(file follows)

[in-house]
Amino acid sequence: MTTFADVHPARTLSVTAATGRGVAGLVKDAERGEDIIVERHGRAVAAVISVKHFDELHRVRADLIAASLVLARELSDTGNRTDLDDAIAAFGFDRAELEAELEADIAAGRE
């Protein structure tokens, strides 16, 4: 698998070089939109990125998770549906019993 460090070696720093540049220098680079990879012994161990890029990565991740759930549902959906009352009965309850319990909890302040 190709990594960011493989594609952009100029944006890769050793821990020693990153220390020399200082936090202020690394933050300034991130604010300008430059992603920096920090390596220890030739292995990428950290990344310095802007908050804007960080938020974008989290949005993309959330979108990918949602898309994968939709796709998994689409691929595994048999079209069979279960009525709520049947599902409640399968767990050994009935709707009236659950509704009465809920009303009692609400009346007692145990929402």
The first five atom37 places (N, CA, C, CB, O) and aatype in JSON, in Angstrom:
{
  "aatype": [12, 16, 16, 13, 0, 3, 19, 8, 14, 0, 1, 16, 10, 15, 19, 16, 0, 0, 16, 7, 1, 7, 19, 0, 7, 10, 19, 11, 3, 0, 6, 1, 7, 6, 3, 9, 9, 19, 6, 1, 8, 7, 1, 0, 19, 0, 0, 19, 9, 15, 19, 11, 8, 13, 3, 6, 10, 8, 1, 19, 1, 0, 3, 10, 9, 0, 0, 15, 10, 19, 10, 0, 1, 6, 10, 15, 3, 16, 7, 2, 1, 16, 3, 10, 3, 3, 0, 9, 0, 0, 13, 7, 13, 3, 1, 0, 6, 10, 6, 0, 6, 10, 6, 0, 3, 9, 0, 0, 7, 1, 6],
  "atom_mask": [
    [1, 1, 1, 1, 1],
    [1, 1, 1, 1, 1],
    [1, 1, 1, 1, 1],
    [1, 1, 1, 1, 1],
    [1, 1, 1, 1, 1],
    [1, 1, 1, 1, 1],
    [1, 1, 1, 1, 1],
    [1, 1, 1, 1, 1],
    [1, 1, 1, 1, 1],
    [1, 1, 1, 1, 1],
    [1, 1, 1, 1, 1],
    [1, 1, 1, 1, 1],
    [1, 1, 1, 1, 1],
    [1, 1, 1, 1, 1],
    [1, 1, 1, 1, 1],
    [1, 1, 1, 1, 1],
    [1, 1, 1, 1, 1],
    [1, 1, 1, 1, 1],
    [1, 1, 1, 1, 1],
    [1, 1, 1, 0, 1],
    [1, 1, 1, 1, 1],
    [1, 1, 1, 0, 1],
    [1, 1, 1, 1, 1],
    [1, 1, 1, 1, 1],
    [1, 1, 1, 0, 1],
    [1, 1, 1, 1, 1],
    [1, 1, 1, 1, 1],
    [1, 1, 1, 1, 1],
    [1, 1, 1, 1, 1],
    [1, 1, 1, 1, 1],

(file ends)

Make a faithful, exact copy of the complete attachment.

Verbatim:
[in-house]
Amino acid sequence: MTTFADVHPARTLSVTAATGRGVAGLVKDAERGEDIIVERHGRAVAAVISVKHFDELHRVRADLIAASLVLARELSDTGNRTDLDDAIAAFGFDRAELEAELEADIAAGRE
């Protein structure tokens, strides 16, 4: 698998070089939109990125998770549906019993 460090070696720093540049220098680079990879012994161990890029990565991740759930549902959906009352009965309850319990909890302040 190709990594960011493989594609952009100029944006890769050793821990020693990153220390020399200082936090202020690394933050300034991130604010300008430059992603920096920090390596220890030739292995990428950290990344310095802007908050804007960080938020974008989290949005993309959330979108990918949602898309994968939709796709998994689409691929595994048999079209069979279960009525709520049947599902409640399968767990050994009935709707009236659950509704009465809920009303009692609400009346007692145990929402």
The first five atom37 places (N, CA, C, CB, O) and aatype in JSON, in Angstrom:
{
  "aatype": [12, 16, 16, 13, 0, 3, 19, 8, 14, 0, 1, 16, 10, 15, 19, 16, 0, 0, 16, 7, 1, 7, 19, 0, 7, 10, 19, 11, 3, 0, 6, 1, 7, 6, 3, 9, 9, 19, 6, 1, 8, 7, 1, 0, 19, 0, 0, 19, 9, 15, 19, 11, 8, 13, 3, 6, 10, 8, 1, 19, 1, 0, 3, 10, 9, 0, 0, 15, 10, 19, 10, 0, 1, 6, 10, 15, 3, 16, 7, 2, 1, 16, 3, 10, 3, 3, 0, 9, 0, 0, 13, 7, 13, 3, 1, 0, 6, 10, 6, 0, 6, 10, 6, 0, 3, 9, 0, 0, 7, 1, 6],
  "atom_mask": [
    [1, 1, 1, 1, 1],
    [1, 1, 1, 1, 1],
    [1, 1, 1, 1, 1],
    [1, 1, 1, 1, 1],
    [1, 1, 1, 1, 1],
    [1, 1, 1, 1, 1],
    [1, 1, 1, 1, 1],
    [1, 1, 1, 1, 1],
    [1, 1, 1, 1, 1],
    [1, 1, 1, 1, 1],
    [1, 1, 1, 1, 1],
    [1, 1, 1, 1, 1],
    [1, 1, 1, 1, 1],
    [1, 1, 1, 1, 1],
    [1, 1, 1, 1, 1],
    [1, 1, 1, 1, 1],
    [1, 1, 1, 1, 1],
    [1, 1, 1, 1, 1],
    [1, 1, 1, 1, 1],
    [1, 1, 1, 0, 1],
    [1, 1, 1, 1, 1],
    [1, 1, 1, 0, 1],
    [1, 1, 1, 1, 1],
    [1, 1, 1, 1, 1],
    [1, 1, 1, 0, 1],
    [1, 1, 1, 1, 1],
    [1, 1, 1, 1, 1],
    [1, 1, 1, 1, 1],
    [1, 1, 1, 1, 1],
    [1, 1, 1, 1, 1],